Avery Commissioners Approve New EMS Fee Standards and Receive Annual WAMY Report

Published Tuesday, April 9, 2019 at 9:14 am

By Tim Gardner

New fee standards for Avery Emergency Medical Services (EMS) and the annual WAMY report were the key topics during the regular monthly meeting of the Avery County Board of Commissioners April 1.

Commissioners attending included: Vice-Chairman Blake Vance; Wood Hall (Woodie) Young, Jr.; Tim Phillips; and Dennis Aldridge. Chairperson Martha Hicks was absent due to illness. Vance conducted the meeting in Hicks’ absence. Also present were: County Manager Phillip Barrier, Jr.; Assistant County Manager and Clerk to the Commissioners Cindy Turbyfill; Finance Officer Tim Greene; and County Attorney Michaelle Poore.

Ashley Cook and Sara Freer of WAMY gave the Commissioners a detailed update about its history, services and assessment of needs in Avery County.

In 1964, a group of twelve citizens came together to address the unique needs of those living in poverty in the rural counties of Watauga, Avery, Mitchell, and Yancey counties. This group received funding from the NC Fund which deemed them one of seven community action agencies in North Carolina. Then WAMY—with its letters representing the four counties—Watauga, Avery, Mitchell and Yancey– was officially chartered as a private 501-c3 nonprofit agency and has been at the forefront of the fight against poverty the past 54 years.

Community action agencies are unique among non-profits as they are able to change the programs they offer to adapt to the needs of the community. WAMY strives to fill the gaps between the needs of the low-income and the services that are already being provided.  Wherever there is a need that is unmet, a barrier that is unaddressed, WAMY is there to direct resources toward finding a solution.  WAMY’s funding comes from a combination of grants, community foundations and private contributions. Its board of directors is made up of elected public officials or their representatives, members of the private sector and low-income representatives.  This diversity in leadership ensures that we use funding effectively to meet community needs.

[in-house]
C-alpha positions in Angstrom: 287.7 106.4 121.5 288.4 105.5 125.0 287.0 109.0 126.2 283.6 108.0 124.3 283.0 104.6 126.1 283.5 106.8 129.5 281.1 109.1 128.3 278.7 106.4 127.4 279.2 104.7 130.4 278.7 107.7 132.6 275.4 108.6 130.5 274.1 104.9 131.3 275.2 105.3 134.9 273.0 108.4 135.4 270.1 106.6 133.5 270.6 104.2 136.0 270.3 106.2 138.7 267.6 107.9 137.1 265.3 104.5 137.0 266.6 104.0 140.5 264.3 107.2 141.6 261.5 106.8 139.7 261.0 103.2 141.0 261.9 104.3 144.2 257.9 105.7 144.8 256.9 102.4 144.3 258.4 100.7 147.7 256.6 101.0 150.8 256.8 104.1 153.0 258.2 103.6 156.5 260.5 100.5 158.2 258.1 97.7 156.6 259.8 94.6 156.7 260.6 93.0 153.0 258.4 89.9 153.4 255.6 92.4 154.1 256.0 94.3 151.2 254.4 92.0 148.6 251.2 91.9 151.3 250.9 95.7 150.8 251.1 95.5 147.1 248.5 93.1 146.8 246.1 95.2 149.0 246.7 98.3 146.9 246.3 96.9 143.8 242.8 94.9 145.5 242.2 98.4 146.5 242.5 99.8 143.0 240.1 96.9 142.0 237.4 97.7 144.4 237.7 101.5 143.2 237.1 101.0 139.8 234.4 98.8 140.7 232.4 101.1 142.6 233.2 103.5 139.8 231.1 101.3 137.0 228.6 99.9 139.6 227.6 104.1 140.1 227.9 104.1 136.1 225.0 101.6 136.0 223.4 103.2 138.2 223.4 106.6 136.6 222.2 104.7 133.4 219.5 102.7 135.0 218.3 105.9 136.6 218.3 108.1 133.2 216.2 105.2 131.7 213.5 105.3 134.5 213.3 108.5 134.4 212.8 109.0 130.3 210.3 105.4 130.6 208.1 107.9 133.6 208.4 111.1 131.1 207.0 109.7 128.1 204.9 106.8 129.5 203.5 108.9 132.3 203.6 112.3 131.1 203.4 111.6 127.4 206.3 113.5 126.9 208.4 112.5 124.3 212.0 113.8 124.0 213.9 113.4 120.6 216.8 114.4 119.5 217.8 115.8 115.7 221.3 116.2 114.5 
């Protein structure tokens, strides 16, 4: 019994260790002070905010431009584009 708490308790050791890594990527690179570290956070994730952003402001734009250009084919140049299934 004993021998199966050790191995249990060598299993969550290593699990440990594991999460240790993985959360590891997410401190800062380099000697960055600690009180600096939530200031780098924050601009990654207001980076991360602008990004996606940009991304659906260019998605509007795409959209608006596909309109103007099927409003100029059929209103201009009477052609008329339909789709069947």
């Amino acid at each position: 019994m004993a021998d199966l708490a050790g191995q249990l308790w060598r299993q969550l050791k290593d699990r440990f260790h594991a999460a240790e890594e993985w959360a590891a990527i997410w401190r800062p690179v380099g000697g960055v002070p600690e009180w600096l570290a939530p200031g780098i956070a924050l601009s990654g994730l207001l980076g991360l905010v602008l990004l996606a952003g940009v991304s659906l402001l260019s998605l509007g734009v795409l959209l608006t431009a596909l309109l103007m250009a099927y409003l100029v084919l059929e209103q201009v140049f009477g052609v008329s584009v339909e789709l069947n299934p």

WAMY was one of the first human service non-profits in the four-county region, acting as the launching pad for many agencies and services still in operation today.  Its previous initiatives include senior centers, transportation authorities, including AppalCART, Head Start centers, summer youth programs, and the Adult Day and Health Care Center of Yancey County.

Current initiatives include family development, housing and energy services, youth development, and food and nutrition services. Last year alone, WAMY served 688 people with these initiatives and referred 800 others to organizations equipped to meet their needs.

Every three years WAMY conduct a community needs assessment to identify the top needs in its service area. Its most recent assessment identified five major needs. In order of urgency, they are childcare, employment/education, housing, transportation and senior services. Childcare is by far the biggest need in all four counties; however, in Avery, WAMY identified transportation to and from available childcare as the most current need.

As a result of this assessment, WAMY is working to find resources to address these needs. In Avery County, this entails providing transportation for children to and from after school.  Currently, its main focus is to purchase a van to combat this need, and have safe and reliable transportation for these children. The organization’s officials hope that the community will come together and help meet this need. 

Cook and Freer also said that WAMY Community Action partners with families and governments to provide the disadvantaged the support and tools they need to become self-sufficient.